“Softball question” is a silly metaphor: any anybody who has played softball seriously knows, softballs can be wickedly difficult to hit solidly when tossed by a skilled pitcher. This fact is obvious at the upper levels of fast-pitch softball, but I know those pitches aren’t what the metaphor calls to mind. Rather, it means to conjure the image of the high-arcing slow pitch.
The magic of a good slow-pitch tosser lies in the ability to require hitters to do something very hard that seems reasonably easy. If you can throw a low pitch that catches the front outside corner, then a high one that arcs through the back of the strike zone by the batter’s hands, you can humiliate a whole lot of hitters, including the present writer. Part of the humiliation comes from the knowledge that to the crowd, the task seems easy enough, and often, it seems manageable to the batter, too. It’s hard to pop out on a slow pitch and admit that you were just beaten.
It is in this sense that Katie Couric’s most devastating questions to Sarah Palin have been softballs. We are used to thinking of interview questions in the same misguided way we think of pitches: we think the toughest questions are the ones that regular people couldn’t even foul off. But in an interview, those questions create sympathy for the person trying to answer. If Couric had asked Palin to describe, with specific examples, her sense of the editorial differences between the Washington Post and the New York Times, everybody would have seen that to be a tough question. Palin could refuse to answer such a question, and many—probably most—people would react only by thinking less of Couric for asking it.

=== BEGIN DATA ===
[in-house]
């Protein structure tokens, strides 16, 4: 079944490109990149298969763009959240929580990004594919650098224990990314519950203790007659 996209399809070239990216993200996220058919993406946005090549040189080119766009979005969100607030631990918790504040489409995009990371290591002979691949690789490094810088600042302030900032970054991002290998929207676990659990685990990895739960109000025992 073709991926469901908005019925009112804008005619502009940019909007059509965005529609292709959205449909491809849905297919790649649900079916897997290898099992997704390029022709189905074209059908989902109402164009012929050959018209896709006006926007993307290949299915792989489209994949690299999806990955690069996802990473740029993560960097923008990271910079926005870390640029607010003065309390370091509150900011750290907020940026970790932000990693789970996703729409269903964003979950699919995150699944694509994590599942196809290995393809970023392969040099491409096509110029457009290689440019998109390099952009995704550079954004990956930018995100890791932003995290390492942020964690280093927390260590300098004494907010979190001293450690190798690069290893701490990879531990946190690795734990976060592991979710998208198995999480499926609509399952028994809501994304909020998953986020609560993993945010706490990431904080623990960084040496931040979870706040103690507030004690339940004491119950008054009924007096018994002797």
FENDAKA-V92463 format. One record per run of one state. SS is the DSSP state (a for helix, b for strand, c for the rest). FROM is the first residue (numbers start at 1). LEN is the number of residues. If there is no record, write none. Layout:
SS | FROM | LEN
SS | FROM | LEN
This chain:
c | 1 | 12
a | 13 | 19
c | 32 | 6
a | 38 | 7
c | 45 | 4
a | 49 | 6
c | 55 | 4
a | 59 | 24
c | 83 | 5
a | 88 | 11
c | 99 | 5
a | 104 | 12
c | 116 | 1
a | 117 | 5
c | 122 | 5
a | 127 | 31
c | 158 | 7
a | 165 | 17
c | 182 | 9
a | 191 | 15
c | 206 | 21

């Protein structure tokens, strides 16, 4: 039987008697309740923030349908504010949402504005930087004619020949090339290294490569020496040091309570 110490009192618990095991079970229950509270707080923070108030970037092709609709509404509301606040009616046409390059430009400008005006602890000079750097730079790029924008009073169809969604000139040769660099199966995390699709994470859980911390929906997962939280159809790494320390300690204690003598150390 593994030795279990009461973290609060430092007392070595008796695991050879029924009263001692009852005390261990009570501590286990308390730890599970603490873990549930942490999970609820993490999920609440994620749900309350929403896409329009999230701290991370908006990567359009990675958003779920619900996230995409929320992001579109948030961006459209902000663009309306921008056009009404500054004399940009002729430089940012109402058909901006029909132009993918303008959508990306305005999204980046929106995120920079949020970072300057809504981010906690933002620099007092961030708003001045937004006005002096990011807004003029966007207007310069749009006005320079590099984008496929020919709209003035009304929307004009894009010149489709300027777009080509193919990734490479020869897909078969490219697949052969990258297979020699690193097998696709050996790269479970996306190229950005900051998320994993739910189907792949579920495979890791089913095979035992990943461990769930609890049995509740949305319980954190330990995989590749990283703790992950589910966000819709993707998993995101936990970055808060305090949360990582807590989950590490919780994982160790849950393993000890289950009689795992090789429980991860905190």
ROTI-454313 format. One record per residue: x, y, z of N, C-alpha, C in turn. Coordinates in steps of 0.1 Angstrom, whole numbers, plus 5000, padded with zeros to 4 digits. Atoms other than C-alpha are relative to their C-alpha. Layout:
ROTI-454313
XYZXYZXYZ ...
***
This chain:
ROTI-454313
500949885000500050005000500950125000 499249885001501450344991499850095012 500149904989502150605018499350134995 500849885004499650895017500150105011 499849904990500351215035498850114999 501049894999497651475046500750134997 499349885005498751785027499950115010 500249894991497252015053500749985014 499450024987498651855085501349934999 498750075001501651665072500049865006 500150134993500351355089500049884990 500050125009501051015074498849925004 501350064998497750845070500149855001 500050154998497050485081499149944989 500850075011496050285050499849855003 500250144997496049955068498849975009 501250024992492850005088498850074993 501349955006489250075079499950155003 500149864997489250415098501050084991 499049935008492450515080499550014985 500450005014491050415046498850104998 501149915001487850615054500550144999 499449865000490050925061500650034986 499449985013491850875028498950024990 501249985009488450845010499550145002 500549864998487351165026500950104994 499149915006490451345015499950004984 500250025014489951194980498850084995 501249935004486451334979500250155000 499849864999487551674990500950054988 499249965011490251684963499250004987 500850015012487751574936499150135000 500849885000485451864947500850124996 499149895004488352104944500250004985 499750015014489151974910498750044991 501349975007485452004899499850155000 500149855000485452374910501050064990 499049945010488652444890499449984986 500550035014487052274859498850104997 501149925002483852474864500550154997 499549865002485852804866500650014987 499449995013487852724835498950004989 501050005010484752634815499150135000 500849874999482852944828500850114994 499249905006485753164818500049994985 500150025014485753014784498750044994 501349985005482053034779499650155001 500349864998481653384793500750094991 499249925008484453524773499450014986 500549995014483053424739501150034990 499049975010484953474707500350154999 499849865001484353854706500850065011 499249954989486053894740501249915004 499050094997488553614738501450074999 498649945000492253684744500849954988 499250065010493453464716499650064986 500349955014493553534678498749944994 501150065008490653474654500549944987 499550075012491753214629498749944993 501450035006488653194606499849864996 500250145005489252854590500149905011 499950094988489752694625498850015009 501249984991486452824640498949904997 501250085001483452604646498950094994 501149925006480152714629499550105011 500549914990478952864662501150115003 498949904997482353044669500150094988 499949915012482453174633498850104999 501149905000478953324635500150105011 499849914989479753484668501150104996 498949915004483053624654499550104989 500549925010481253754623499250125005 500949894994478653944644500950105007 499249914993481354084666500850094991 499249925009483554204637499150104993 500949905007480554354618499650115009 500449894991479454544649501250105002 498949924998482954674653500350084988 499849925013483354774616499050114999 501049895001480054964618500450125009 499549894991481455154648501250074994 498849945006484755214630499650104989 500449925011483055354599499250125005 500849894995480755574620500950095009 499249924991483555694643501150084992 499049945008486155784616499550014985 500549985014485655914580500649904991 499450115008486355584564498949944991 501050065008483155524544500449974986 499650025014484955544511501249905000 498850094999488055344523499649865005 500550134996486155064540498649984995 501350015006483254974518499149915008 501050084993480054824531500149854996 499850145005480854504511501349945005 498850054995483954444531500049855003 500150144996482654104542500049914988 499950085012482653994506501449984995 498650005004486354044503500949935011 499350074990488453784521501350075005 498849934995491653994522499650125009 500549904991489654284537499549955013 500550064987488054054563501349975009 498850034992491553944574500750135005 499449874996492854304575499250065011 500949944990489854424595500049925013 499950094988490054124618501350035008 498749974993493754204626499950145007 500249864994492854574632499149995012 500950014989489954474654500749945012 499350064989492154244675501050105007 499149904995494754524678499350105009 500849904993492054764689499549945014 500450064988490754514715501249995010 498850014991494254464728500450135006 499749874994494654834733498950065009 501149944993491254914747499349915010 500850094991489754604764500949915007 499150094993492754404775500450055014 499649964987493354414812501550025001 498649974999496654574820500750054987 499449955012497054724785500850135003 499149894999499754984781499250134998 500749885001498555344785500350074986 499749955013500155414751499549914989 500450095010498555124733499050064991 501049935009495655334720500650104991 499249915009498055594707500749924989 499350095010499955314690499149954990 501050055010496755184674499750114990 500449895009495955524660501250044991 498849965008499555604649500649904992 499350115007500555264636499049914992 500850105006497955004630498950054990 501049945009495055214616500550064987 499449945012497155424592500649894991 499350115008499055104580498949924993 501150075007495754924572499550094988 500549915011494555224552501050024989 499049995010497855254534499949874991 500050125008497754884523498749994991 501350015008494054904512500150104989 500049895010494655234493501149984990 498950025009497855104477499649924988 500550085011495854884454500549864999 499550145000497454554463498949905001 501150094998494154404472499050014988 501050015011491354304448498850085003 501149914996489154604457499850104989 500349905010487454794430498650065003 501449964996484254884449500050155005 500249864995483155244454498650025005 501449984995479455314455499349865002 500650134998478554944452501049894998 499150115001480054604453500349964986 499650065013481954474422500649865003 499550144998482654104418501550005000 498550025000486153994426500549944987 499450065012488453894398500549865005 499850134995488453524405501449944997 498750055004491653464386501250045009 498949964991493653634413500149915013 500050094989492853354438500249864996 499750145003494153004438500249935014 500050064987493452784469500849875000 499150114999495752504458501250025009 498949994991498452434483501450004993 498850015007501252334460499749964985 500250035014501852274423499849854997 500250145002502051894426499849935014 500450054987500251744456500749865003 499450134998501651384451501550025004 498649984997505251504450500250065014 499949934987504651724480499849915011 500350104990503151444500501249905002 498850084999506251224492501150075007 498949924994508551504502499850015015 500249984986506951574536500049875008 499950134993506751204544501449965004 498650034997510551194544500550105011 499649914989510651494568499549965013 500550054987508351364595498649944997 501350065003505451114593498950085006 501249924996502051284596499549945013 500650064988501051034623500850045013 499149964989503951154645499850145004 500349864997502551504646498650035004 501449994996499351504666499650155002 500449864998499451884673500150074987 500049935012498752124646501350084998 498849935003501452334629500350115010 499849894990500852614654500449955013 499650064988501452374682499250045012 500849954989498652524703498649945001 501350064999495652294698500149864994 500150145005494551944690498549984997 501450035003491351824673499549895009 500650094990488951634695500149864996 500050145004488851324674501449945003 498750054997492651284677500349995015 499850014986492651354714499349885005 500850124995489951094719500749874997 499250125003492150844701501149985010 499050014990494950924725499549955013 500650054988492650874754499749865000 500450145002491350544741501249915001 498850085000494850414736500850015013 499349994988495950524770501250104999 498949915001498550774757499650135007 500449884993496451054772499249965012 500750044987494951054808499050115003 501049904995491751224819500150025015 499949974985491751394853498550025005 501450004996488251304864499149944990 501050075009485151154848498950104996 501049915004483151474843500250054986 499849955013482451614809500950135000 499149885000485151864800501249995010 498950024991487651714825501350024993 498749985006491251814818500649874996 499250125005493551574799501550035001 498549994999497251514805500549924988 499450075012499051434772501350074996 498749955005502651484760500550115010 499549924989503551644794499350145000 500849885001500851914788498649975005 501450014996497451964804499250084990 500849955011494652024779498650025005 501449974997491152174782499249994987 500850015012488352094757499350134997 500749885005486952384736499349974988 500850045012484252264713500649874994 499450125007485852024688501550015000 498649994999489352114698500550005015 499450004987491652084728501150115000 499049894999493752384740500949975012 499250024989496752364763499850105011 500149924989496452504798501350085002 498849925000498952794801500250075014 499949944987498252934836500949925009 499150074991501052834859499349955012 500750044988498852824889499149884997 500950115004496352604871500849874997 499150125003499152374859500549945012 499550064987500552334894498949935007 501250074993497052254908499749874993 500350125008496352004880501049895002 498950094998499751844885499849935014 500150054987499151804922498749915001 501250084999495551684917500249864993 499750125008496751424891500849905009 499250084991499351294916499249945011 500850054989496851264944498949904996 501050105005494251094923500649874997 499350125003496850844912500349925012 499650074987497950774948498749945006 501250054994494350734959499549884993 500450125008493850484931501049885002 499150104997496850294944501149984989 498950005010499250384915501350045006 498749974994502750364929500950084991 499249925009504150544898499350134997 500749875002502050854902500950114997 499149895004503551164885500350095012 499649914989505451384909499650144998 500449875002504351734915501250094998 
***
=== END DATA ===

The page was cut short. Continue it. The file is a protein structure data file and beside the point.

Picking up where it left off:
And that’s why such questions are not the hardest kind to answer. Instead, the very hardest questions seek out your weakest points and then give you all the flexibility you want in answering them. This approach cloaks the difficulty of the question with the apparent (but entirely false) generosity of flexibility. I’ll call this approach the Nasty Softball Question. I’ve seen a few masters of the NSQ, especially in graduate schoo, but Couric has outdone them all in her interview with Palin, and in a series of NSQs, the wickedest one Couric tossed was this:
And when it comes to establishing your world view, I was curious, what newspapers and magazines did you regularly read before you were tapped for this to stay informed and to understand the world?
My goodness, that is a thing of beauty. It seems reasonable, even coddling. Every serious person reads some periodicals, right? And Sarah Palin has a degree in journalism! What could be more fair and friendly than asking her for some titles of newspapers and magazines?
But this is genuinely tough for someone in Palin’s position. Think of the answers she might give for newspapers. Modern Republican electoral strategy depends on the demonization of the most obviously authoritative papers, especially but not only the New York Times. I’ve seen some people accuse McCain of hypocrisy, for example, because he demonizes the Times but also crows when the paper agrees with him. But that’s the point of the strategy: if you frame the paper as giving a Democratic interpretation of every issue, you discredit the stuff you don’t like and increase the propaganda value of the stuff you agree with. But the Rovian undermining the most journalistically authoritative newspapers put Palin in a bind: she couldn’t cite the obvious choices, and naming anything else would risk reinforcing the impression that she is provincial and unready. The best newspaper I can think of for Palin would be The Wall Street Journal. And how do you think Uncle John McCain would have liked his campaign to be linked more closely with Wall Street right now?